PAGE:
Wednesday, November 12, 2008

Republicans can't quit Lott

Update: I hadn't realized that Lott was complaining about this before the WSJ brought him up and Roger already pointed out how ironic this was.

As the recount in Minnesota ramps up, the Republicans are already begin to scream conspiracy!, stolen election! fraud! The smart folks on the right, of course, know this is bullshit, but there are damned few of those people left, as I've been saying for some time.

The funny part is that embedded in the right's "questions must be asked" narrative is a perfect example of the right's growing bench depth problem. From the WSJ:
You'd think Democrats would be content with last week's electoral rout. But judging from the odd doings in Minnesota, some in their party wouldn't mind adding to their jackpot by stealing a Senate seat for left-wing joker Al Franken.

When Minnesotans woke up last Wednesday, Republican Senator Norm Coleman led Mr. Franken by 725 votes. By that evening, he was ahead by only 477. As of yesterday, Mr. Coleman's margin stood at 206. This lopsided bleeding of Republican votes is passing strange considering that the official recount hasn't even begun.


According to conservative statistician John Lott, Mr. Franken's gains so far are 2.5 times the corrections made for Barack Obama in the state, and nearly three times the gains for Democrats across Minnesota Congressional races. Mr. Lott notes that Mr. Franken's "new" votes equal more than all the changes for all the precincts in the entire state for the Presidential, Congressional and statehouse races combined (482 votes).
Aside from the fact that there really wouldn't be any such thing as a "conservative statistician" if reality didn't have a "well-known liberal bias," there are many layers of background here for those who haven't been obsessively following politics for the last eight years.

John Lott is a guy who claimed in his book More Guns, Less Crime to have conducted a study which found that, in 98 percent of cases, guns which were used defensively were merely brandished and not fired. When he was called on these numbers and asked to show his actual research, Lott claimed to have lost it all during a computer crash. In fact, he had no proof whatsoever that it had been conducted. This was too much to swallow even for Michelle Malkin:
Lott claims to have lost all of his data due to a computer crash. He financed the survey himself and kept no financial records. He has forgotten the names of the students who allegedly helped with the survey and who supposedly dialed thousands of survey respondents long-distance from their own dorm rooms using survey software Lott can't identify or produce.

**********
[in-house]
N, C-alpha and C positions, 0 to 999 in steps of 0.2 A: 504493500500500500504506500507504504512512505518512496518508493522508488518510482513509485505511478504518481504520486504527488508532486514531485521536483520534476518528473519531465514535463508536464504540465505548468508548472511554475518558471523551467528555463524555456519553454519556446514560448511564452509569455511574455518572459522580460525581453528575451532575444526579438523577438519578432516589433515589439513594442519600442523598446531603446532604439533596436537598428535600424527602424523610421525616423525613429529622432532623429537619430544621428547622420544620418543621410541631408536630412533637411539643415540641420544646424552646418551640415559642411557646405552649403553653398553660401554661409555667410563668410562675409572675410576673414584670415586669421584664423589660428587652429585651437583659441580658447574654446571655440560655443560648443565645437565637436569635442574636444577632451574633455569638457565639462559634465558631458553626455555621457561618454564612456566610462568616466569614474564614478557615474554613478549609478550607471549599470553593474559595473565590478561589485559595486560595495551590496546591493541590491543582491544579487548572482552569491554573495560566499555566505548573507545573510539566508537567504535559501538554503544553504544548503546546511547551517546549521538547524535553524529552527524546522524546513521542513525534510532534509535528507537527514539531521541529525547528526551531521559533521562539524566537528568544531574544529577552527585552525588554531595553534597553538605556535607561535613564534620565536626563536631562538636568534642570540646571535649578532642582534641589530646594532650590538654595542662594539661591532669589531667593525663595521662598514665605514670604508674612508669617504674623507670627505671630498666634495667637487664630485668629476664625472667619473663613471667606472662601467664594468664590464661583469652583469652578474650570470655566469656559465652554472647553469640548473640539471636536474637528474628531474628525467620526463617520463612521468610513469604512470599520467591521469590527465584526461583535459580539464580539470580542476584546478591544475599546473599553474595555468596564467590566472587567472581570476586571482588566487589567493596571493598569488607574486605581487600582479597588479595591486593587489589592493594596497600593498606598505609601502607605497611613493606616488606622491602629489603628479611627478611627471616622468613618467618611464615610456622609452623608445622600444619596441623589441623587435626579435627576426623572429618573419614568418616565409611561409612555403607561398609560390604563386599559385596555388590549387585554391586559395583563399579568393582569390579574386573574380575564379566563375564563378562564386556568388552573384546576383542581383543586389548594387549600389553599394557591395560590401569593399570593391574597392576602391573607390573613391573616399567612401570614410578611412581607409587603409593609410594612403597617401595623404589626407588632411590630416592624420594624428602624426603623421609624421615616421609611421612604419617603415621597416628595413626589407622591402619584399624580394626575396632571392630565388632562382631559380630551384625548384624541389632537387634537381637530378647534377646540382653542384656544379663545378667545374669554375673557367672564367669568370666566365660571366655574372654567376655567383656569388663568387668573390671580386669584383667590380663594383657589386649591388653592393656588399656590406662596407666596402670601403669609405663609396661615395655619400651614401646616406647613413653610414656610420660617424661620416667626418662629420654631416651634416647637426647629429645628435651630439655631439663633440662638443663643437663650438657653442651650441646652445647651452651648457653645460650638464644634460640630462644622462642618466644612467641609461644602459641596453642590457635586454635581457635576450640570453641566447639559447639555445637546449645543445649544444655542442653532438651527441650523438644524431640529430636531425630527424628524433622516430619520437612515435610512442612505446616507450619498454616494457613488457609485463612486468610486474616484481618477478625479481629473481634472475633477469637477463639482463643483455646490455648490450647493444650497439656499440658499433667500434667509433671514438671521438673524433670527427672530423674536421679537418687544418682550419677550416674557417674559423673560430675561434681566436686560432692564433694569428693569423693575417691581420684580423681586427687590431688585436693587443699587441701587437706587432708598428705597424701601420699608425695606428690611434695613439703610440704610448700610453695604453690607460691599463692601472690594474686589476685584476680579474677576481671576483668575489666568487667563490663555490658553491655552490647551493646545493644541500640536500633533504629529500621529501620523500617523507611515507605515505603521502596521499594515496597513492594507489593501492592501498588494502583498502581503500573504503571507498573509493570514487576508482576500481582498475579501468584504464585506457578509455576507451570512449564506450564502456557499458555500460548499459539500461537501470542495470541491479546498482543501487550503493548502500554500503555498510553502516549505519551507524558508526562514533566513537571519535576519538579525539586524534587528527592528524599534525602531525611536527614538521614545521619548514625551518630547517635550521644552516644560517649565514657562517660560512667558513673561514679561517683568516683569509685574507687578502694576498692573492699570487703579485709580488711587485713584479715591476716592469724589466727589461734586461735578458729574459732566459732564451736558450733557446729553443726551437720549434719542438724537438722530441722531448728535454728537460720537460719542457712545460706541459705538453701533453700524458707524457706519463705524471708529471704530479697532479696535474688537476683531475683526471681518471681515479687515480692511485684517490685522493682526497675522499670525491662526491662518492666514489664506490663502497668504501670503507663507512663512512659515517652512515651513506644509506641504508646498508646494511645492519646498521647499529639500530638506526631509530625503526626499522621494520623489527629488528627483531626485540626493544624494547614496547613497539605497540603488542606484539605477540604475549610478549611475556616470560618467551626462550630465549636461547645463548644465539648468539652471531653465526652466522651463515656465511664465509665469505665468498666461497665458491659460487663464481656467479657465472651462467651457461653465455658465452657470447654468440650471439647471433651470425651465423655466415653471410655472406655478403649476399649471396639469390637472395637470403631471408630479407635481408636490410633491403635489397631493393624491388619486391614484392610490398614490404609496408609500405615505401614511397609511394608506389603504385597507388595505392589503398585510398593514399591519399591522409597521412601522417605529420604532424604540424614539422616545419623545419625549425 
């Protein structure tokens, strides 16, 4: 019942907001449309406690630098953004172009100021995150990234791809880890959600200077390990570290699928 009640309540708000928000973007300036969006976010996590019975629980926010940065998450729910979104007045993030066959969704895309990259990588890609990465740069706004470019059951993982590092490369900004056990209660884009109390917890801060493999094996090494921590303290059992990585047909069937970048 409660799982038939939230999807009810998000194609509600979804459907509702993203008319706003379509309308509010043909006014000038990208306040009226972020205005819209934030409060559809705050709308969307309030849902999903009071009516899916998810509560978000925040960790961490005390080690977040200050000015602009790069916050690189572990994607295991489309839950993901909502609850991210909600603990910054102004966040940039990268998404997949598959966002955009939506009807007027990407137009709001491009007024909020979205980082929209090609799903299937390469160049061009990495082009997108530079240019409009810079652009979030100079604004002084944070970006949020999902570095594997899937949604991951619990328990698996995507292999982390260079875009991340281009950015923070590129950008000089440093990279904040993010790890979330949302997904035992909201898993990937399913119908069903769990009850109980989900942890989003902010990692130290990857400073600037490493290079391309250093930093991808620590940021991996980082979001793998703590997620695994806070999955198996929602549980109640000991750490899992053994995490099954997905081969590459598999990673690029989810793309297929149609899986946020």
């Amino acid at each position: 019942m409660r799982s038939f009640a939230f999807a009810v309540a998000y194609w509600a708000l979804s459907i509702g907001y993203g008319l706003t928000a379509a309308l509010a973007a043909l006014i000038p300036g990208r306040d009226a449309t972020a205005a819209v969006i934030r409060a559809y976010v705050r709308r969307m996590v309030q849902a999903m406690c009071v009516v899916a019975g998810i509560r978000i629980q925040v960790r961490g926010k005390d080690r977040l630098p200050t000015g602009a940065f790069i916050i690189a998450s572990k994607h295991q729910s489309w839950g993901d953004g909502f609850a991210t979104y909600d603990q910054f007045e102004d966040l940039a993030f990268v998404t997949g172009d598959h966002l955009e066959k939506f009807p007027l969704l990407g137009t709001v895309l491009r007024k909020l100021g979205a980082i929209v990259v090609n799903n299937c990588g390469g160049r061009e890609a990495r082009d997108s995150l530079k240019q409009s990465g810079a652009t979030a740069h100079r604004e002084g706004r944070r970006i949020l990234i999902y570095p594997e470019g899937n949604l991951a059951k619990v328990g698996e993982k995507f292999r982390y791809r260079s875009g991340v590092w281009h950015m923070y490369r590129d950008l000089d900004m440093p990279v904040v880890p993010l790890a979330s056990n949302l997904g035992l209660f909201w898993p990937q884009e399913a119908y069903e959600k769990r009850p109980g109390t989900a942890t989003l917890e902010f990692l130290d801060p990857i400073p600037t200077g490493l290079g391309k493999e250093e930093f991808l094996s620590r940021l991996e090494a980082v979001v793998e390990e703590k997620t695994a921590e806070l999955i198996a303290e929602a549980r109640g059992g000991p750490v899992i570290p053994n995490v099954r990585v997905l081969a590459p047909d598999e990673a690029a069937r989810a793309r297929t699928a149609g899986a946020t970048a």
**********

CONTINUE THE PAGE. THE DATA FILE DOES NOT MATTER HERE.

Assuming the survey data was lost in a computer crash, it is still remarkable that Lott could not produce a single, contemporaneous scrap of paper proving the survey's existence, such as the research protocol or survey instrument.
As Lott squirmed and repeatedly changed his story, gun rights advocate and blogger Julian Sanchez wrote it was "long past time for people who care about gun rights to cut this albatross from our necks." (Please see the note below.)

Luckily for Lott, a former student of his named Mary Rosh popped up on the internet to defend him, saying he that "well before he gained national attention, and I have to say that he was the best professor that I ever had." Unfortunately for Lott, it was quickly figured out that Rosh--who claimed to weigh in at 114 pounds and worried about outrunning criminals in her high heels--was, in fact, Lott himself.

Of course, when a man named Michael Bellesiles made up information to support his contention that guns weren't as common during the colonial period as we'd imagined, he was forced to resign from his professorship and to slink away in shame. The right doesn't do shame, of course, so even after his fraud came to light (and he made some kooky claims about the 2000 election), he continued to serve as a "resident scholar" at the American Enterprise Institute and then moving on to a research position at the University of Maryland Foundation, as well as a weekly column at

In April of this year, Lott claimed the media was lying about America's financial difficulties to benefit the Democrats.

Apparently, as long as you put the word "conservative" before your job title and follow the party line, you just can't be wrong enough to be rejected by the right. Such rejection is reserved for those who make the mistake of admitting inconvenient truths.

A note: Nitpicker has repeatedly stated his support for a broad reading of the Second Amendment. This isn't about ideology.


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